Washington State men’s basketball surfaced yesterday despite the tsunami of Cougar football media coverage. There were two significant issues shared by WSU athletics.
Johnson has been a big part of the Cougar basketball retooling which began when Dick Bennett came out of retirement to get things going back in 2003. Ben came to Pullman in 2004.
Since that time he’s not only influenced the development of Cougs who have gone on to play pro ball, Johnson was a key factor in recruiting such stellar Aussie players as Aron Baynes, Brock Motum and Dexter Kernich-Drew.
Classy aptly describes Johnson. Fittingly, this is his public statement offered with a fond goodbye wave to Washington State:
“I want to thank everyone at Washington State University for their genuine care and support over the past nine seasons,” Johnson said. “My family and I have thoroughly enjoyed being part of Cougar Nation and the University community. I want to wish Coach Bone, our coaching staff and players the best of luck and continued success.”
This writer wishes Johnson much success in the future. It’s extremely likely a head coaching job can’t be too far down the road for a guy who knows how to mentor young men and is a gifted coach.
The other item of note for Cougar Nation is the release of WSU men’s basketball television schedule. If you enjoy watching the Cougs, there will be ample opportunity this coming season.
All seven WSU home non-conference games will be aired on the Pac-12 Network. Presently, P12N is scheduled to carry 14 of the Cougar 18 conference tilts. You will be able to see the Cougs compete in the Old Spice Classic tournament over the Thanksgiving holidays on ESPN.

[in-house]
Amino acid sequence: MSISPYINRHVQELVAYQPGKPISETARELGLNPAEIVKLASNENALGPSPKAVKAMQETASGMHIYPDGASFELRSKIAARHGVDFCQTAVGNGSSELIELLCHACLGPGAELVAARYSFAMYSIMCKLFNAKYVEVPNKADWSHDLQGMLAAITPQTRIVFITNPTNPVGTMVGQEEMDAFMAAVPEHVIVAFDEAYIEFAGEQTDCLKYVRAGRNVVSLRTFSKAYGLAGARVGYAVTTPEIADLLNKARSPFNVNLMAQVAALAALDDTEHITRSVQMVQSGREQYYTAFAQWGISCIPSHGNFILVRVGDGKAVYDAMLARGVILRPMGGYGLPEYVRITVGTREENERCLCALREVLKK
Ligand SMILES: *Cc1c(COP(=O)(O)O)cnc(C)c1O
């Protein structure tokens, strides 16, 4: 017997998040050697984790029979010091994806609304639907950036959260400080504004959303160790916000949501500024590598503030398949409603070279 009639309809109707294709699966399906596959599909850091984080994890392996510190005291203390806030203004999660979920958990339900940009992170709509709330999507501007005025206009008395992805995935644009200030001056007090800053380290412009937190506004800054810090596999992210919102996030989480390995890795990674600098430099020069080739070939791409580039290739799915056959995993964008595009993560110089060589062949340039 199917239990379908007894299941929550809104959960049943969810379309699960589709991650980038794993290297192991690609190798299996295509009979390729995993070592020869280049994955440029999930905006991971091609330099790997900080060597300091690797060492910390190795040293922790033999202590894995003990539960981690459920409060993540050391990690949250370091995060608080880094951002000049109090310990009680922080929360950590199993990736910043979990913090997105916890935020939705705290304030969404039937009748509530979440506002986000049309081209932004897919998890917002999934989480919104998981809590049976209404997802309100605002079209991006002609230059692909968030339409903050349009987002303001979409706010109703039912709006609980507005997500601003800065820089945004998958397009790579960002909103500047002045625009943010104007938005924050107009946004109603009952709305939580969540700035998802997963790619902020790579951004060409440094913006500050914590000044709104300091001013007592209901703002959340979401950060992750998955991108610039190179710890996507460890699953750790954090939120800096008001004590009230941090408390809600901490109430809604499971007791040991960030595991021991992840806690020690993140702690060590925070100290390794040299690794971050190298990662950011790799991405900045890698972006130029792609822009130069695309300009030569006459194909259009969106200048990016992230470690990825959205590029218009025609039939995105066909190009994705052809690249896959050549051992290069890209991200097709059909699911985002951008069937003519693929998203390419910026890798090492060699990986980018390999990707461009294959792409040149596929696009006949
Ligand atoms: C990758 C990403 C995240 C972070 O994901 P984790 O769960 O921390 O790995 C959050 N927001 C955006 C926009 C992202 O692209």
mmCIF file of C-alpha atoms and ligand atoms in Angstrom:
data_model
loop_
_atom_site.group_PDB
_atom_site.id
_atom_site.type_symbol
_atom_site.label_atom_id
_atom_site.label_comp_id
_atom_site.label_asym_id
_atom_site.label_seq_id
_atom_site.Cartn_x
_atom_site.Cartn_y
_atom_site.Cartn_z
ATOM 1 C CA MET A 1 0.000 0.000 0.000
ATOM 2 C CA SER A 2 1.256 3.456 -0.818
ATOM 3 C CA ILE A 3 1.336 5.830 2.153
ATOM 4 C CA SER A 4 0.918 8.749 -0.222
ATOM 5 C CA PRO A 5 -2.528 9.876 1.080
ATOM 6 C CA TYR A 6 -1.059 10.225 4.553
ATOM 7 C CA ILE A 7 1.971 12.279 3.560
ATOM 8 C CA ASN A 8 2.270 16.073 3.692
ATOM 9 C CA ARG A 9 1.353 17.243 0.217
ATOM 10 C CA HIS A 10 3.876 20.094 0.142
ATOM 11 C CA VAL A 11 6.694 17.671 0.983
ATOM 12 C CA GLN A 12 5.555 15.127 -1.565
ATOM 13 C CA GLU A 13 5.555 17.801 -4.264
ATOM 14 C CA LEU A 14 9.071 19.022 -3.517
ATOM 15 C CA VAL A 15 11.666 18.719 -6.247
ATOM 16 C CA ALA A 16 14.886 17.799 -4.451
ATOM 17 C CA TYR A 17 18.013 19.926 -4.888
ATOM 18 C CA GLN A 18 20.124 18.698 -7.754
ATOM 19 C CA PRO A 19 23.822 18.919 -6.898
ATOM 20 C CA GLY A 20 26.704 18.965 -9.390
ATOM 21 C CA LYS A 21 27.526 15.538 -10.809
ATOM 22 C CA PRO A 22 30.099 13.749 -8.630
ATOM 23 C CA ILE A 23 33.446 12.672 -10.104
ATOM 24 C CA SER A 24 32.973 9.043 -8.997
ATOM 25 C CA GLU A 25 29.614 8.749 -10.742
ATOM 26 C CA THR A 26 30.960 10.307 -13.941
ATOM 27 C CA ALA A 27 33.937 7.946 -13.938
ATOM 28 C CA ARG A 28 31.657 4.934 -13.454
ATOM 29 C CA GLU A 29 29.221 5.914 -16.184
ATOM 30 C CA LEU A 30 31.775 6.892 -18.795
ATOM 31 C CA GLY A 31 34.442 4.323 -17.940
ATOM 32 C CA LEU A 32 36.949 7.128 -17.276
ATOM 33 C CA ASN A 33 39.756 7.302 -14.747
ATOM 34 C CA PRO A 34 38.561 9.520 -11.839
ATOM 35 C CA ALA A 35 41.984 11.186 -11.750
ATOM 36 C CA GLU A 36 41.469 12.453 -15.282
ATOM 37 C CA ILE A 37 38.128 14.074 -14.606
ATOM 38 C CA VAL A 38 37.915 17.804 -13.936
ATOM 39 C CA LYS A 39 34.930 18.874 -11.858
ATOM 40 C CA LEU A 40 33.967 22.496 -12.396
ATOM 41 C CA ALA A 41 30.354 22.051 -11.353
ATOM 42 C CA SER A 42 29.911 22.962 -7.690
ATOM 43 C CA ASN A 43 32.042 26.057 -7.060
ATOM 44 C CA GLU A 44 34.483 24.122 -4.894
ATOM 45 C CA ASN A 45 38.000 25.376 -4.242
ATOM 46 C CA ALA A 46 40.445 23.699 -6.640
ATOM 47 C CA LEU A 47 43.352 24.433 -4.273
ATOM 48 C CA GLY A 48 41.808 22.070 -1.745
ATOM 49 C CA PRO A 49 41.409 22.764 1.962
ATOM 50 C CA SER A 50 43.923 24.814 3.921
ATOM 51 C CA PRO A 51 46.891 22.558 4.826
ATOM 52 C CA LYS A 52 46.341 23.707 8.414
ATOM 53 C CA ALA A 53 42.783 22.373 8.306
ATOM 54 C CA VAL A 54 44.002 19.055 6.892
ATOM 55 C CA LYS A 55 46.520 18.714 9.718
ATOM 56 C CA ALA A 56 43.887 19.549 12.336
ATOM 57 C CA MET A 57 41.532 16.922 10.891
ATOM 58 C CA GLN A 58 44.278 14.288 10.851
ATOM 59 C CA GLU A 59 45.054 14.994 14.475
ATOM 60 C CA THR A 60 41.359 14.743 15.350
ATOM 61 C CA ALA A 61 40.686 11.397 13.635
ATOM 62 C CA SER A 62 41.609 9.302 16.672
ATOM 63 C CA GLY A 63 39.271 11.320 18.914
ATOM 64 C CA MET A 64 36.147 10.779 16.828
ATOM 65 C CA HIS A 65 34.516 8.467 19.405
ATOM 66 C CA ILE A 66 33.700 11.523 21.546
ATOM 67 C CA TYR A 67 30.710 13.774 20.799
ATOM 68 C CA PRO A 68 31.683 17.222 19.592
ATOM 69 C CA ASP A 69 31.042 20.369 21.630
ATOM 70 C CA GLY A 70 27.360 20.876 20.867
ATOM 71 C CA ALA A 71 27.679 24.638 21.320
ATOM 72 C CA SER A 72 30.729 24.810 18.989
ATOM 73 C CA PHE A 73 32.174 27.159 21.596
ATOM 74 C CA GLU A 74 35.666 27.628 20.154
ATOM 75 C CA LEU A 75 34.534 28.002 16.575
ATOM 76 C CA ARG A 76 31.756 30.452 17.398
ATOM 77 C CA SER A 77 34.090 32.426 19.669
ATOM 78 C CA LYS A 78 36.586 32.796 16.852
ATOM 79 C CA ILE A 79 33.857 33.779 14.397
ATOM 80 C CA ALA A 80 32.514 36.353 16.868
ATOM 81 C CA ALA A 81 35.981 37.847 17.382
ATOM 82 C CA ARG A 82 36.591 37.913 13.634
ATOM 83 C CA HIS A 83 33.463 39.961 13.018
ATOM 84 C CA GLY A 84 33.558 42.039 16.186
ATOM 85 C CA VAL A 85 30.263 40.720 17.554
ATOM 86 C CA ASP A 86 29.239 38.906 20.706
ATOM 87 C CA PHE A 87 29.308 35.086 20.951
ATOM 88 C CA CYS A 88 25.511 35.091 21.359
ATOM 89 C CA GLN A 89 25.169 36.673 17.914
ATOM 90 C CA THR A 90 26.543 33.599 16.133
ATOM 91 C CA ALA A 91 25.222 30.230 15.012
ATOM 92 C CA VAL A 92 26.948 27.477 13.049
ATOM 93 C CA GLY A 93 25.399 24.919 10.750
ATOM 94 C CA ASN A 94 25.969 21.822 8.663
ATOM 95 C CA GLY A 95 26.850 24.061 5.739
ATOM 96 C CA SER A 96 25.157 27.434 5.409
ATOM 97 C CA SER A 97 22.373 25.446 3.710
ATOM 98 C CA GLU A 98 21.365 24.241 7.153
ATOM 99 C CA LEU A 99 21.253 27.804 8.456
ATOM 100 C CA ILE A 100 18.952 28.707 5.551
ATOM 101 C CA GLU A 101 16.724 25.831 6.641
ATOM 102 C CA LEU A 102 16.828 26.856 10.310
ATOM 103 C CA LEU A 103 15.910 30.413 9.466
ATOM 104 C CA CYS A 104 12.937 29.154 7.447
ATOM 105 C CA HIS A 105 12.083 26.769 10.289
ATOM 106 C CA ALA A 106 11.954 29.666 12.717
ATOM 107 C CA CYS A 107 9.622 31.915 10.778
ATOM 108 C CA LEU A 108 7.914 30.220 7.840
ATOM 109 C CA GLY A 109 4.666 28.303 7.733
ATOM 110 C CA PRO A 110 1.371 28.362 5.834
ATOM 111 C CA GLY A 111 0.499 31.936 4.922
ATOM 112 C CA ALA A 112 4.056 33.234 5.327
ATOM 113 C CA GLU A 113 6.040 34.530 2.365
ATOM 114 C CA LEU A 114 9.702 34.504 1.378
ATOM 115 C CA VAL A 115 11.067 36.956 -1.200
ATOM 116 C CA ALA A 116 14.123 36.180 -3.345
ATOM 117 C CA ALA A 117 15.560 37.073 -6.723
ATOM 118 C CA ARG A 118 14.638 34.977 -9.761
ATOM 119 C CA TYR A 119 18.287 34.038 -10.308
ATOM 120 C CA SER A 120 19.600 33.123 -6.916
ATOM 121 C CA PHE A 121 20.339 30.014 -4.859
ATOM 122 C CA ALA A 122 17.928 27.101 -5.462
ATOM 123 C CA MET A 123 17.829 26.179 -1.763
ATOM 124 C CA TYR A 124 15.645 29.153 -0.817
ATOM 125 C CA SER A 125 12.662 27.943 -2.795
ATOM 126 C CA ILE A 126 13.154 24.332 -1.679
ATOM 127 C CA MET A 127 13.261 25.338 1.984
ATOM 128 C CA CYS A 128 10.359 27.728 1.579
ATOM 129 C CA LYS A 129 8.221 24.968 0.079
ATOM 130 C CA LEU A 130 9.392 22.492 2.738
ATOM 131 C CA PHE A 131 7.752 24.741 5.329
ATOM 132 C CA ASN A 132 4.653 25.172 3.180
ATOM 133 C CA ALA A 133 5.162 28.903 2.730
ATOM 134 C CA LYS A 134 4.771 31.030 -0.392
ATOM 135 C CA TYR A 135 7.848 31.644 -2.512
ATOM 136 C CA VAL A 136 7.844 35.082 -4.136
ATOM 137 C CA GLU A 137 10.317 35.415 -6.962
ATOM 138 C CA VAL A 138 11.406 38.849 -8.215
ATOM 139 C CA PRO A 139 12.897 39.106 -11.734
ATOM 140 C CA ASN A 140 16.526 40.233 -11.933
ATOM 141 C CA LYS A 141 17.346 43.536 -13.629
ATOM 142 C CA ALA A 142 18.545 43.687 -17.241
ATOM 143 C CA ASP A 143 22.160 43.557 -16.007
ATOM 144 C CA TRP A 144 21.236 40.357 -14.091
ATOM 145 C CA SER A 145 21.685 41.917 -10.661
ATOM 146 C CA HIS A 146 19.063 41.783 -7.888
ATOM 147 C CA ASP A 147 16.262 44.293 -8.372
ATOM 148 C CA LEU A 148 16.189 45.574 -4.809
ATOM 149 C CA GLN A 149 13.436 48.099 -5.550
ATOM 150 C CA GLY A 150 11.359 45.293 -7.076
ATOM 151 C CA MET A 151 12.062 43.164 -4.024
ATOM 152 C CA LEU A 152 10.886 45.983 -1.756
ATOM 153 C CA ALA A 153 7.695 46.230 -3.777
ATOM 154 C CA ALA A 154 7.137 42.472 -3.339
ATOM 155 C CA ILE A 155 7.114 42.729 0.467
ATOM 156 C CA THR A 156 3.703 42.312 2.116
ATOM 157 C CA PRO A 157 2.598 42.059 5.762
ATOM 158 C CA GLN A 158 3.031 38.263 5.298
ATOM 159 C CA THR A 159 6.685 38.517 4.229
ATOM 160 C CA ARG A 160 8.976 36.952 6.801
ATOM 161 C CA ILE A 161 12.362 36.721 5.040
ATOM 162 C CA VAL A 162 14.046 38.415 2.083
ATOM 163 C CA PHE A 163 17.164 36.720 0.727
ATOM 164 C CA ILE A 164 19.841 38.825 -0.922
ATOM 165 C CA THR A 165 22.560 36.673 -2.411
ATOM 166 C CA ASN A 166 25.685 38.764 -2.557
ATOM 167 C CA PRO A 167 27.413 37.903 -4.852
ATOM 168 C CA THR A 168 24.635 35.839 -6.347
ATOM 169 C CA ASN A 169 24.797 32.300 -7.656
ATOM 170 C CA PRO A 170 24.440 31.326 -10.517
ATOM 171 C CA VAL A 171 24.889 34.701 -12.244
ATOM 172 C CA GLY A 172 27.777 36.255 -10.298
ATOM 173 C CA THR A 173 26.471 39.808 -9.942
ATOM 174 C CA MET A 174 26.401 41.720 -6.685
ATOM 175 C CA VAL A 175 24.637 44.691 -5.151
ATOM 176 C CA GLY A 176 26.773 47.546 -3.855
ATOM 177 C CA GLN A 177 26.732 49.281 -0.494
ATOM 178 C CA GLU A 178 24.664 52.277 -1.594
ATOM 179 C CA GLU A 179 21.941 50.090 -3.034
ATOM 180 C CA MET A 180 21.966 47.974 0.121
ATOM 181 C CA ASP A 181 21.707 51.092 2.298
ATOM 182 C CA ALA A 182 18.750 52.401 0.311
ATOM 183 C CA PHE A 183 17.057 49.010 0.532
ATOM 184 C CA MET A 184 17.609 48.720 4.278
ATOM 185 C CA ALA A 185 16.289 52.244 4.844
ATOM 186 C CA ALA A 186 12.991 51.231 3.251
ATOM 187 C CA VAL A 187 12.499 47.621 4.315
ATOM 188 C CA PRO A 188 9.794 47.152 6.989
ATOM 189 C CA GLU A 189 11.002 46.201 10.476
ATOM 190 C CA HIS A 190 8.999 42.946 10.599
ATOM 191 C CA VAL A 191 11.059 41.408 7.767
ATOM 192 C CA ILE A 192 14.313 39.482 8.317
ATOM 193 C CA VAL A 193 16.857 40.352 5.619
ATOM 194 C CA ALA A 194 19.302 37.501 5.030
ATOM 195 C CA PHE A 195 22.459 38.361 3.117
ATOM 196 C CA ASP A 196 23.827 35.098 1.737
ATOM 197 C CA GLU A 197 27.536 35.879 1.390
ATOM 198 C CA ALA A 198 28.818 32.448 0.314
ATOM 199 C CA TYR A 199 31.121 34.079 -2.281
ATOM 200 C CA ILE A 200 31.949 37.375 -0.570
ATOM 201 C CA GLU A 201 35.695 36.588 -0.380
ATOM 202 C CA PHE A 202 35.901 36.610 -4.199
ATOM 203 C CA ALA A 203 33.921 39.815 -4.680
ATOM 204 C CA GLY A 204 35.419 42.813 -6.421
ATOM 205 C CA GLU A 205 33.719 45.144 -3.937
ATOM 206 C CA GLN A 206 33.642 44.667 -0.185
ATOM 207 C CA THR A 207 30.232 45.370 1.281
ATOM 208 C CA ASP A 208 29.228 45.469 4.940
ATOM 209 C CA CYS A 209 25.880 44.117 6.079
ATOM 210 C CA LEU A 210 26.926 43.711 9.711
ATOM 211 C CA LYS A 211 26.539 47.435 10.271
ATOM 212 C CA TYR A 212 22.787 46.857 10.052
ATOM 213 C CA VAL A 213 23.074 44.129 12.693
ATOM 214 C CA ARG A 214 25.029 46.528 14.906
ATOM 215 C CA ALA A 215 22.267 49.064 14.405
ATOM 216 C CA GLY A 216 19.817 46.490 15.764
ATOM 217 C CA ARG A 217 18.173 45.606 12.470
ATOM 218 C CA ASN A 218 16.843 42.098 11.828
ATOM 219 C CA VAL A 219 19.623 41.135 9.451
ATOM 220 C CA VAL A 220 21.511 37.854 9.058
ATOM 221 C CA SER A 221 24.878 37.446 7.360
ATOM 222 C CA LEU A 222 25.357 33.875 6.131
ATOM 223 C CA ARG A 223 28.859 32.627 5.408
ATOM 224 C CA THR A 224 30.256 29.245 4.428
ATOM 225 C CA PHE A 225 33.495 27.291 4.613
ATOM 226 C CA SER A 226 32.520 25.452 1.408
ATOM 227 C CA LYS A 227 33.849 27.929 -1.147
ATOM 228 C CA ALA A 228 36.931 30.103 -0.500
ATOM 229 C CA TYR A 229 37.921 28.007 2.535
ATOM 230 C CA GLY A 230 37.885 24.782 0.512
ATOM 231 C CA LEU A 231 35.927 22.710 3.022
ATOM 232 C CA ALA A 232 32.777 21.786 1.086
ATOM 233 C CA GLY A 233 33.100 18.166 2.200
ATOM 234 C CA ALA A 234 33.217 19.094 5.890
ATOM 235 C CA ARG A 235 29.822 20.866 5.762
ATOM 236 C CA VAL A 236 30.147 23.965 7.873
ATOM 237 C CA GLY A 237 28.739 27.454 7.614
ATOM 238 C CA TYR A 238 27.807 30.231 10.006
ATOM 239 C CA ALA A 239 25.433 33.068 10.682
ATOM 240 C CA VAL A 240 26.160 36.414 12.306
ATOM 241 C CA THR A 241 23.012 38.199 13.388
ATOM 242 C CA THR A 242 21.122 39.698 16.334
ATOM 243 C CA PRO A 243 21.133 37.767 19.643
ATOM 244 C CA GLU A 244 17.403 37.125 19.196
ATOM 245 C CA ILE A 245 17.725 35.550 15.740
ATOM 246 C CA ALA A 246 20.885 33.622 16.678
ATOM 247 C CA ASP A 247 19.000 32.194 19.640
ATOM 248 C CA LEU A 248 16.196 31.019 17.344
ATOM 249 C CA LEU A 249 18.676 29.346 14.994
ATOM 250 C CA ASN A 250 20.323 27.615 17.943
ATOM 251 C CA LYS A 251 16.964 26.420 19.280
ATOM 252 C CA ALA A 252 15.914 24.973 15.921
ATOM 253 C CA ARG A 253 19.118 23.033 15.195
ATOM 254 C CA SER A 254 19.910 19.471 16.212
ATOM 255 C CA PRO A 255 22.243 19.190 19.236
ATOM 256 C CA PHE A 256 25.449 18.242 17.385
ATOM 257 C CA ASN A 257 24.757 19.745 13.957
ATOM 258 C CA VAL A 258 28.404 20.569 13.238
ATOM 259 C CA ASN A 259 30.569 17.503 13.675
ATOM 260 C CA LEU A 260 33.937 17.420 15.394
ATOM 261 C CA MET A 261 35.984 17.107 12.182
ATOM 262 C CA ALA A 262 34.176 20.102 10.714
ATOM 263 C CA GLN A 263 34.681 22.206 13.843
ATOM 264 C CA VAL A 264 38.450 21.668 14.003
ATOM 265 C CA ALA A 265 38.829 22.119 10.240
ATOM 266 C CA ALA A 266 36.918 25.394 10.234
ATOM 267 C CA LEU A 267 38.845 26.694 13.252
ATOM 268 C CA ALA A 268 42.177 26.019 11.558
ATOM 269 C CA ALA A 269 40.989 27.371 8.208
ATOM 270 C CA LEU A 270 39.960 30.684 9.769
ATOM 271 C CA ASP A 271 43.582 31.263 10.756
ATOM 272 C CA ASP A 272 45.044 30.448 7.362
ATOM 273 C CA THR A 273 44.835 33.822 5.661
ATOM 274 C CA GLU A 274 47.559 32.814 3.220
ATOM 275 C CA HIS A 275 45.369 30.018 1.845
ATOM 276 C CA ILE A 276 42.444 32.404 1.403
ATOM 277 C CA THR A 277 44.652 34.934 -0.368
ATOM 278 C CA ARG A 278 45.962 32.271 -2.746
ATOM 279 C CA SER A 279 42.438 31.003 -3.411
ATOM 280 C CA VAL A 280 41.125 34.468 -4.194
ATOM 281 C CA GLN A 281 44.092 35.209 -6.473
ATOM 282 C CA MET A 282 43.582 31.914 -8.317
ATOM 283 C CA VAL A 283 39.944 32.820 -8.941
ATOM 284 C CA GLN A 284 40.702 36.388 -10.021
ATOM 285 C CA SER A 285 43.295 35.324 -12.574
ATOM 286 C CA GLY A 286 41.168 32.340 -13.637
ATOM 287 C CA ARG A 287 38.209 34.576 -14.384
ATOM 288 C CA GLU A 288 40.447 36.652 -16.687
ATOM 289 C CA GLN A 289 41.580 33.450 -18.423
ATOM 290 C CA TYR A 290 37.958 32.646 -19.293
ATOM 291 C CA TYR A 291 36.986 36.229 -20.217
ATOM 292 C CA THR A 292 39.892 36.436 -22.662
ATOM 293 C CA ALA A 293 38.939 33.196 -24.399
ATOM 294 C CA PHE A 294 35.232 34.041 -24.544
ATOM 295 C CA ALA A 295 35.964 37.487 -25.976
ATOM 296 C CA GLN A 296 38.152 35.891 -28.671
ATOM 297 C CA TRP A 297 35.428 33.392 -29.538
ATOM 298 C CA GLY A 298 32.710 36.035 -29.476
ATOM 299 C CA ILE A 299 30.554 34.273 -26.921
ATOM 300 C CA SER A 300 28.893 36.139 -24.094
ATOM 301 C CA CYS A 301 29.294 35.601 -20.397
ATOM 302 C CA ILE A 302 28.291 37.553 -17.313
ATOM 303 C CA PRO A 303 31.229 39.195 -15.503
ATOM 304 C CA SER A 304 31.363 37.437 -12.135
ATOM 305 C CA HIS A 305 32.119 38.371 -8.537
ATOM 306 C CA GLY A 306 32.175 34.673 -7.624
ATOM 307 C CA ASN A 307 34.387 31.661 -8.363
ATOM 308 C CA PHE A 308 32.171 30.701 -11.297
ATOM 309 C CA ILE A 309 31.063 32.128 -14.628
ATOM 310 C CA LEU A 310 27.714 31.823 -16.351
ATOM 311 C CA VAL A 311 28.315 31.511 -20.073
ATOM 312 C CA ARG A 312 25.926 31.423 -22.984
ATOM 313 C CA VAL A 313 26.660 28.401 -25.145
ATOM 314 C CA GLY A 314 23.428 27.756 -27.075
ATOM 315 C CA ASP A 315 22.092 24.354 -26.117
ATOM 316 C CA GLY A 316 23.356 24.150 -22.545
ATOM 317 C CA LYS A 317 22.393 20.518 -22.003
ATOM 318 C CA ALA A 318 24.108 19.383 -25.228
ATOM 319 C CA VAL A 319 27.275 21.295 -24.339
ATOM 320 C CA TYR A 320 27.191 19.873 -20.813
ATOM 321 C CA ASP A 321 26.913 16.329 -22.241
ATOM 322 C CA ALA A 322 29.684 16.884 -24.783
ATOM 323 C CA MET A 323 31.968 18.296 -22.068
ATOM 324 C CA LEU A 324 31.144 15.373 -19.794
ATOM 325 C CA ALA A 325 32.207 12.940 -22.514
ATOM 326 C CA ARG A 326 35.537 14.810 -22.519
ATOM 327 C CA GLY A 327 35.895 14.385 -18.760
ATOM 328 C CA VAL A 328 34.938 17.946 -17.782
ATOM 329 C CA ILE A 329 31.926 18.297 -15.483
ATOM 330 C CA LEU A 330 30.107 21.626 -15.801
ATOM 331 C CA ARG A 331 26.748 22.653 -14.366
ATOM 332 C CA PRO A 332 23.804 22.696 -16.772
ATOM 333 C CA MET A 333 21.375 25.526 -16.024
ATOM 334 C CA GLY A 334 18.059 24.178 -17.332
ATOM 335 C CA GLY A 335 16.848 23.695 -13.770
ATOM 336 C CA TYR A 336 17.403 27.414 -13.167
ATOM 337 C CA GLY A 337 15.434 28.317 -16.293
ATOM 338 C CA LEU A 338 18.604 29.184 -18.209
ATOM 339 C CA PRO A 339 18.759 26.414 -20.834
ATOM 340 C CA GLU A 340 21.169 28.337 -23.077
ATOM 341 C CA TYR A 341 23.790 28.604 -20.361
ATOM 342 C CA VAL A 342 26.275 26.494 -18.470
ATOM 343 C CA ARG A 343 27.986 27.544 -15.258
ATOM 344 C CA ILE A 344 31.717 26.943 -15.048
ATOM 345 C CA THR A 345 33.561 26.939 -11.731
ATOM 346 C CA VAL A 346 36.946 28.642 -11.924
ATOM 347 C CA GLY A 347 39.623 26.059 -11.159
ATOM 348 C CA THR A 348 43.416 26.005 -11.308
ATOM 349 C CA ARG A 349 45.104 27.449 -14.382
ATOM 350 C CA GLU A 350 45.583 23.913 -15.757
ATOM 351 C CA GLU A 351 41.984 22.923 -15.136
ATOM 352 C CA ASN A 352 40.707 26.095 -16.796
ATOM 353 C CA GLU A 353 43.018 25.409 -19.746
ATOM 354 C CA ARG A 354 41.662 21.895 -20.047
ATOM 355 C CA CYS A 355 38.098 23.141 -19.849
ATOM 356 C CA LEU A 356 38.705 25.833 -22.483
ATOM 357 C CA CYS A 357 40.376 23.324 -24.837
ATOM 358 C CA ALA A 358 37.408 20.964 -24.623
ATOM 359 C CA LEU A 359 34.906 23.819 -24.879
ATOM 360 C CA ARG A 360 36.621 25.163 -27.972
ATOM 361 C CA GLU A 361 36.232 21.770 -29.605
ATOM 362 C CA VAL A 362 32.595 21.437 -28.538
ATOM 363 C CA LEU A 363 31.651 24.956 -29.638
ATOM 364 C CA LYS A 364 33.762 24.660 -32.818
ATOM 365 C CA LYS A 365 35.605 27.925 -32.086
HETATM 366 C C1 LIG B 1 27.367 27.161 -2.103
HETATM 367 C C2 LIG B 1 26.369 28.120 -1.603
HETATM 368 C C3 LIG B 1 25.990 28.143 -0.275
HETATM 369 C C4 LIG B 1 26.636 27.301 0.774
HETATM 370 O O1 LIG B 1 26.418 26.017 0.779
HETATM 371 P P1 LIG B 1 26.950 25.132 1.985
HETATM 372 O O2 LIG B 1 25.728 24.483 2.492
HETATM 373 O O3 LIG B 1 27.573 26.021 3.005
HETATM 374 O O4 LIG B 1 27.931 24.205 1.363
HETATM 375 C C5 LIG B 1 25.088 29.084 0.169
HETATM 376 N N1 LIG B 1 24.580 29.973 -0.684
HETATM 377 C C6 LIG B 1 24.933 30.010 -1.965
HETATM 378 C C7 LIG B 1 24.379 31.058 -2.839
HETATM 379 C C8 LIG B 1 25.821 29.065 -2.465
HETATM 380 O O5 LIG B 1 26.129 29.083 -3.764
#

If you have to settle for second best, watching the Cougs on television rather than being a part of the madness inside Beasley Coliseum, this coming schedule warrants marking your personal calendar dates now!
A glance at Coach Bone’s roster suggests WSU should be able to run and gun against all comers this year.
Last season the Cougs struggled mightily lacking a true point guard. Junior JC transfer Danny Lawhorn looks to fill that void along with the on-job-training maturity of junior Royce Woolridge last season.
And the guy most WSU fans are looking forward to see run the hardwood is redshirt freshman Que Johnson who brings a pro-level offensive game to the team. His ability to hit from anywhere on the court will change defensive schemes employed by opponents.
Lacking a legitimate center a year ago was a handicap Ken Bone couldn’t coach around. He’ll have junior transfer Jordan Railey filling up the lane when the season begins November 1st with an exhibition game against Central Washington.